Kids praised for being smart are more likely to cheat

An international team of researchers reports that when children are praised for being smart not only are they quicker to give up in the face of obstacles they are also more likely to be dishonest and cheat. Kids as young as age 3 appear to behave differently when told “You are so smart” vs “You did very well this time.”

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Do you read stories to kids? Ensure moral lessons have greater impact with these types of books

A study from the Ontario Institute for Studies in Education (OISE) at the University of Toronto shows kids aged 4-6 learn social lessons, like sharing or telling the truth, most effectively from a certain type of book.

The results may surprise you.

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Personality Outsmarts Intelligence in the Classroom

A recent study found that personality is more important than intelligence when it comes to children’s success in the classroom.

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Dramatic Play: Little Actors, Big Results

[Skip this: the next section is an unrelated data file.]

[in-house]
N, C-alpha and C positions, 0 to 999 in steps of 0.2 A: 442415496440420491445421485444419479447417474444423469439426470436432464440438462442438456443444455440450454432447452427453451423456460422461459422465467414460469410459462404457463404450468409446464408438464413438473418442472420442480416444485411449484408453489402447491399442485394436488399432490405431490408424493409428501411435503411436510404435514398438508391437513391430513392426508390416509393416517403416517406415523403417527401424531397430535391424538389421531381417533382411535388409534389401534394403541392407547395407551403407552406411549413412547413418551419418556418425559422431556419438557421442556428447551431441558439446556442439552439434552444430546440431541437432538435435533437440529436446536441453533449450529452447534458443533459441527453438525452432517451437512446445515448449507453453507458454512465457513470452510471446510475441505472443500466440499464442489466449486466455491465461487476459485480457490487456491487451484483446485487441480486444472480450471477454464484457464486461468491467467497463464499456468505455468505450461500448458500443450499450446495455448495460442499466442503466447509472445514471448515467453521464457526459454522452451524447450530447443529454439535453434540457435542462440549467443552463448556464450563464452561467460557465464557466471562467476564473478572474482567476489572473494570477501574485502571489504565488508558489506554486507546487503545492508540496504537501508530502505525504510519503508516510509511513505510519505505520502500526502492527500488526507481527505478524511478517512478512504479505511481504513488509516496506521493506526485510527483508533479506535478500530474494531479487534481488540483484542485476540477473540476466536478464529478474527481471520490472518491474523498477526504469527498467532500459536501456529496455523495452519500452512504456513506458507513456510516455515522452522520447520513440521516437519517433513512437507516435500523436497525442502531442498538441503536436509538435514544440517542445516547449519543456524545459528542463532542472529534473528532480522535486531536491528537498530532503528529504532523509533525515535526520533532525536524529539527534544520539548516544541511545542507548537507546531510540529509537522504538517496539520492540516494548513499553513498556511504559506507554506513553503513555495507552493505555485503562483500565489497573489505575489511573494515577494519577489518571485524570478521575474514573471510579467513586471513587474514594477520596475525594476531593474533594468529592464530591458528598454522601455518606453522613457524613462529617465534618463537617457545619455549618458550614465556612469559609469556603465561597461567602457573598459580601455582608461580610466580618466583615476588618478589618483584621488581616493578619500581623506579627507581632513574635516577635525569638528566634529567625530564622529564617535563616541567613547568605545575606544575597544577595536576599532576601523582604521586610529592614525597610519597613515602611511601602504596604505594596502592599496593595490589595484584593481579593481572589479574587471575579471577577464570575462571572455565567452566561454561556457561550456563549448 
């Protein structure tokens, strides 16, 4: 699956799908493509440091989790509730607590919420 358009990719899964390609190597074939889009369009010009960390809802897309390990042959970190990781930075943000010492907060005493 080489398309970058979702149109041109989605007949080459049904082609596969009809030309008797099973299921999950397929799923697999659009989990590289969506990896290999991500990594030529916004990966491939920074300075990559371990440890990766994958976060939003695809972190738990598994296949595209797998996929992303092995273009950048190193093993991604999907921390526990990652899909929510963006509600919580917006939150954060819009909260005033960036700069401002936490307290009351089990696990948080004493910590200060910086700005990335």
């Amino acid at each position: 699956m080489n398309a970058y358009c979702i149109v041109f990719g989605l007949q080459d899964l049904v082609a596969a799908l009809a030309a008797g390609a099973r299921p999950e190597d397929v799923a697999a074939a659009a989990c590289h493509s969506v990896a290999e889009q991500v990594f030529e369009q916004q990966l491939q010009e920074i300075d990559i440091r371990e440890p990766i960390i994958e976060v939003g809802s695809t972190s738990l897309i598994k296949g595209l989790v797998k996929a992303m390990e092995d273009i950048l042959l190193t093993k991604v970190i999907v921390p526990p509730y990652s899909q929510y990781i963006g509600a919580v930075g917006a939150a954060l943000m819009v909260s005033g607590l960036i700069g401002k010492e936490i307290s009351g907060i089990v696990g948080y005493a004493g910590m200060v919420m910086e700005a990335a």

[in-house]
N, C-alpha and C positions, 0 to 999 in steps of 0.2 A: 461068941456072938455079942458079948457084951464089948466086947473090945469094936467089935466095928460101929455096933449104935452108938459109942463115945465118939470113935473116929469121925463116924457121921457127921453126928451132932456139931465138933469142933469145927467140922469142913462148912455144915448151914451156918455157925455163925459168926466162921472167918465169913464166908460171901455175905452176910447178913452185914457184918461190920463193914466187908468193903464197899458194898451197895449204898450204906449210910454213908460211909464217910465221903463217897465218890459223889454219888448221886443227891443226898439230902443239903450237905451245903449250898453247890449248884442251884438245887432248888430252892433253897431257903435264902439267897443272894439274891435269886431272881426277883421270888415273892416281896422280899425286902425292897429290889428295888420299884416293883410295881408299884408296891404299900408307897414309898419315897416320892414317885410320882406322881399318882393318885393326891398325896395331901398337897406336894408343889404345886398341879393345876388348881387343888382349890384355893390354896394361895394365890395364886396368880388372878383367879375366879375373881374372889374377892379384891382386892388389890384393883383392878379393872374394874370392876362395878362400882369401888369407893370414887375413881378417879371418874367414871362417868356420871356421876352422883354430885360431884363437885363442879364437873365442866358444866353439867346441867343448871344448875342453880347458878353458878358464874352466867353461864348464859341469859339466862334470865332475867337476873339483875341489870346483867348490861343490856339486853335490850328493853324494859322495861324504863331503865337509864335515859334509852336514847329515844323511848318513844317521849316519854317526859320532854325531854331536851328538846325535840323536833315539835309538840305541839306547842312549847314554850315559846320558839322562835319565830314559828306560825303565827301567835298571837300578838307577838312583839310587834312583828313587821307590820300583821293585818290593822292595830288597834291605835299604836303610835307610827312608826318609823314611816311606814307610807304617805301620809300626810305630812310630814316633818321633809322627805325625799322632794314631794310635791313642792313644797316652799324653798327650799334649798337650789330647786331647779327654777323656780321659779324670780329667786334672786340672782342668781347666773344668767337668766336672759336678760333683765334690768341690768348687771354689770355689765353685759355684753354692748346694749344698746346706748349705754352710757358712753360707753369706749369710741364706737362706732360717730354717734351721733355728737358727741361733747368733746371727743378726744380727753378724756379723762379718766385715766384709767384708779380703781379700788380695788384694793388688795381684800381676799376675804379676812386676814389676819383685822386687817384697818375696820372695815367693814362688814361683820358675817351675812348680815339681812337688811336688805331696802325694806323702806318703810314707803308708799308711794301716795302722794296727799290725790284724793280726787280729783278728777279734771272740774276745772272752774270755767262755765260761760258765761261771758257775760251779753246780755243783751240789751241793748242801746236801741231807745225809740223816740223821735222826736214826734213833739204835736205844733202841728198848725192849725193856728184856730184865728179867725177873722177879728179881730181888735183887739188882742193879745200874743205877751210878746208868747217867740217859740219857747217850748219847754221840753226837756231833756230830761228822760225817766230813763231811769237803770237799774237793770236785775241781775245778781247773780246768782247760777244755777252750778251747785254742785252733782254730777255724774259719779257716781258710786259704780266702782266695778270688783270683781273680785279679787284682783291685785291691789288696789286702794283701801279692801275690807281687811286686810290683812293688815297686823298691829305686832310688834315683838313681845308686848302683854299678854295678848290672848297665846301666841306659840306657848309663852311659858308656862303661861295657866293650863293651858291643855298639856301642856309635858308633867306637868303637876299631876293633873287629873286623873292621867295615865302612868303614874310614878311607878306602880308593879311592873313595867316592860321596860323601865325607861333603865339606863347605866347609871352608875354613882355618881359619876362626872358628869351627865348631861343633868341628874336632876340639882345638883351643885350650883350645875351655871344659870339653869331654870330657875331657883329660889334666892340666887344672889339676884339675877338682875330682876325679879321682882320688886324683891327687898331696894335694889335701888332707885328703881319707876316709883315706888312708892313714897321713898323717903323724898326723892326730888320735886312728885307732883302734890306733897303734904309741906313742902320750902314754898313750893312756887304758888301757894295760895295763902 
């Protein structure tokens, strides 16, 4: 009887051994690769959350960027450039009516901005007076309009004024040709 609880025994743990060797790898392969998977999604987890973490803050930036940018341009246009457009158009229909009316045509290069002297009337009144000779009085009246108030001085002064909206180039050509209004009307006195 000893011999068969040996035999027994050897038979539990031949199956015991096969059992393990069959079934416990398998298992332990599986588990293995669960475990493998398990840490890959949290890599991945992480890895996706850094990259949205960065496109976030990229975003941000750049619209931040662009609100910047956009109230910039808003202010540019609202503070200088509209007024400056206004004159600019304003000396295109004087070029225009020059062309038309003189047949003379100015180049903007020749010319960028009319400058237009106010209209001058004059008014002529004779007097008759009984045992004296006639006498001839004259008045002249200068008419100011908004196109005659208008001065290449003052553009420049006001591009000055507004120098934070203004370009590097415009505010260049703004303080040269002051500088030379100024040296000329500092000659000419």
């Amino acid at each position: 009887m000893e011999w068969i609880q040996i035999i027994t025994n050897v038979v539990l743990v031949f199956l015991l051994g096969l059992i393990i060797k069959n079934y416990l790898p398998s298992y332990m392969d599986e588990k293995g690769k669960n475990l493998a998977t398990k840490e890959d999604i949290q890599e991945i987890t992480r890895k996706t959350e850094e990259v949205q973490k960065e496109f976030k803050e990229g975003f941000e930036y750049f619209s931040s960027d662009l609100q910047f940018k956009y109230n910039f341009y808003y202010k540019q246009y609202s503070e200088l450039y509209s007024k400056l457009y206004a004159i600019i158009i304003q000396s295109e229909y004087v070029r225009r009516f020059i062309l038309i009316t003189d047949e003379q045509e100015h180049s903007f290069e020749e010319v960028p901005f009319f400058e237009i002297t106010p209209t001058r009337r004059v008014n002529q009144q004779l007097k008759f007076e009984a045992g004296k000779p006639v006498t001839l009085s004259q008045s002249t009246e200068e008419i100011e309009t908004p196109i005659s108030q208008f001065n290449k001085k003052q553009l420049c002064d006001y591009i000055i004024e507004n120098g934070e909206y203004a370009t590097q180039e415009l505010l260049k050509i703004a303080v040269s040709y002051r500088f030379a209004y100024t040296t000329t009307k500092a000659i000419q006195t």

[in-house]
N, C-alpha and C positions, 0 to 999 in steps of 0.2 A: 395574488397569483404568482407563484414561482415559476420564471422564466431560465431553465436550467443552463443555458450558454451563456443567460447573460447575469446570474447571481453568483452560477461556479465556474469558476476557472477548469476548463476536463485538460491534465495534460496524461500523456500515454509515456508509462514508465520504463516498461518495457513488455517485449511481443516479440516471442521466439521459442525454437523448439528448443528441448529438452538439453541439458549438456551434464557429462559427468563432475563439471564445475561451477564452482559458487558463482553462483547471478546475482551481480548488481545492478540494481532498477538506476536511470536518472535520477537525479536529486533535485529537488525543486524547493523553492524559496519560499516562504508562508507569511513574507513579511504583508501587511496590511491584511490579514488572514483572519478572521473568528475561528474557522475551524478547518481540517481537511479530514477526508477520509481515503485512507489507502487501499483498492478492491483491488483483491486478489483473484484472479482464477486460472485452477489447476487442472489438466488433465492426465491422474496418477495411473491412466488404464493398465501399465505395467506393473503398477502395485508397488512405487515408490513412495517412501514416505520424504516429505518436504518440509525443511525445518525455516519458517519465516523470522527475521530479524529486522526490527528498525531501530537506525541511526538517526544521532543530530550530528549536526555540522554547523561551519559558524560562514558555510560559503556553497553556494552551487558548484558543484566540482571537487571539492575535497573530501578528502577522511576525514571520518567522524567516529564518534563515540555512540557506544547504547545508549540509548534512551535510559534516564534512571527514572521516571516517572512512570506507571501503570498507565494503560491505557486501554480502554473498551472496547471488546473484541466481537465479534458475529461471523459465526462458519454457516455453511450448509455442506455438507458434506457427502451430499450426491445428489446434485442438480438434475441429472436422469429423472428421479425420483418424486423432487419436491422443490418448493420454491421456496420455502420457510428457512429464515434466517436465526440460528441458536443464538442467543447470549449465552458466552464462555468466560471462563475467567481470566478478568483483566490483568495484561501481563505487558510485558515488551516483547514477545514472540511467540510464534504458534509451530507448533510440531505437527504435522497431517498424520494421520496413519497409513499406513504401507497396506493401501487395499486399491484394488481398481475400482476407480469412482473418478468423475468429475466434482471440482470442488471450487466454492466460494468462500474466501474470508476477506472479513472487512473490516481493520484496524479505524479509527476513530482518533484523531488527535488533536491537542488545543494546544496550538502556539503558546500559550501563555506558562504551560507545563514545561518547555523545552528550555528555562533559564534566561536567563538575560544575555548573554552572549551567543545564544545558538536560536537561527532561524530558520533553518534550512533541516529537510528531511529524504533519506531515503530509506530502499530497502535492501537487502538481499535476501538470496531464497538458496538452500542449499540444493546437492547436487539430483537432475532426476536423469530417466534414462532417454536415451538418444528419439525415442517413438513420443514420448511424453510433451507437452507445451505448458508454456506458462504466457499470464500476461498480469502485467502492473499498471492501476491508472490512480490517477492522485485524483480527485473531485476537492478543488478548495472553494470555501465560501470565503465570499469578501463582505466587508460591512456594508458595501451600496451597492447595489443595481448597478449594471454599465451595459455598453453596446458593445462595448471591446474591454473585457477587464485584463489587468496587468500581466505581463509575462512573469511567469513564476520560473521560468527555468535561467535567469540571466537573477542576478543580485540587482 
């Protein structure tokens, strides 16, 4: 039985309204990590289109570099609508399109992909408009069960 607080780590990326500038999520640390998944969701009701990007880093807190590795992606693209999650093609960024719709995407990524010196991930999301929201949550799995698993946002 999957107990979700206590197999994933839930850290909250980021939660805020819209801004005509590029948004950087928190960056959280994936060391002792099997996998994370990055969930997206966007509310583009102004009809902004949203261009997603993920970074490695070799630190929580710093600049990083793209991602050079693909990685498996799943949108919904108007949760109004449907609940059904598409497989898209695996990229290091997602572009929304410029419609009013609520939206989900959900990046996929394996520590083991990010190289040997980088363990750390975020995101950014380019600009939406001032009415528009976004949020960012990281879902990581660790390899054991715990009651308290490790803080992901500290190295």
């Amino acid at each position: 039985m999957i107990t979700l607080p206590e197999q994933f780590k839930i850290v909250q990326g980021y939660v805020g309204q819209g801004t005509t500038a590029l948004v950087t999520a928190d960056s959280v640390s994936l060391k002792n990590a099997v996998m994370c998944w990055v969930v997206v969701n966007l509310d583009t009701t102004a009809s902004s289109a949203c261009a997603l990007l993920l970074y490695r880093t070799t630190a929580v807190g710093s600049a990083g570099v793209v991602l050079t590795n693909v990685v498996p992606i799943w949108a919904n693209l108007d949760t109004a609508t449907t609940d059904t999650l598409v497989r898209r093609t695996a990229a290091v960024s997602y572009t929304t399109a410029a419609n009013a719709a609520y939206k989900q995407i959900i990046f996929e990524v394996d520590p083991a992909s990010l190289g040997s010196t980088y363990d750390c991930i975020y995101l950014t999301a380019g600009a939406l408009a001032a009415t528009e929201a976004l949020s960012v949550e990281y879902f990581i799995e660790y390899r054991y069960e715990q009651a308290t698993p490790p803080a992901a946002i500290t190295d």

There’s a concept first brought to light decades ago, but still very relevant in education today: How do students’ past experiences impact their current understanding? How can educators create experiences to engage students and enhance learning? One teacher found answers in dramatic play.

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A Sense of Entitlement Boosts Creativity

A sense of entitlement is usually viewed as having a negative effect on the attitudes of children and adults, as well as, how they may treat others. However, a new study finds that small doses of entitlement may have a positive effect on boosting children’s creativity.

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How Your Child’s Weight Affects School Readiness

A recent study in Early Childhood Research Quarterly ventures into largely unchartered research territory. While previous research has examined how extra weight may inhibit children’s ability to perform optimally, most studies haven’t differentiated between weight classes, such as overweight and obese. Further, there are few studies which examine the performance of underweight students in wealthy countries.

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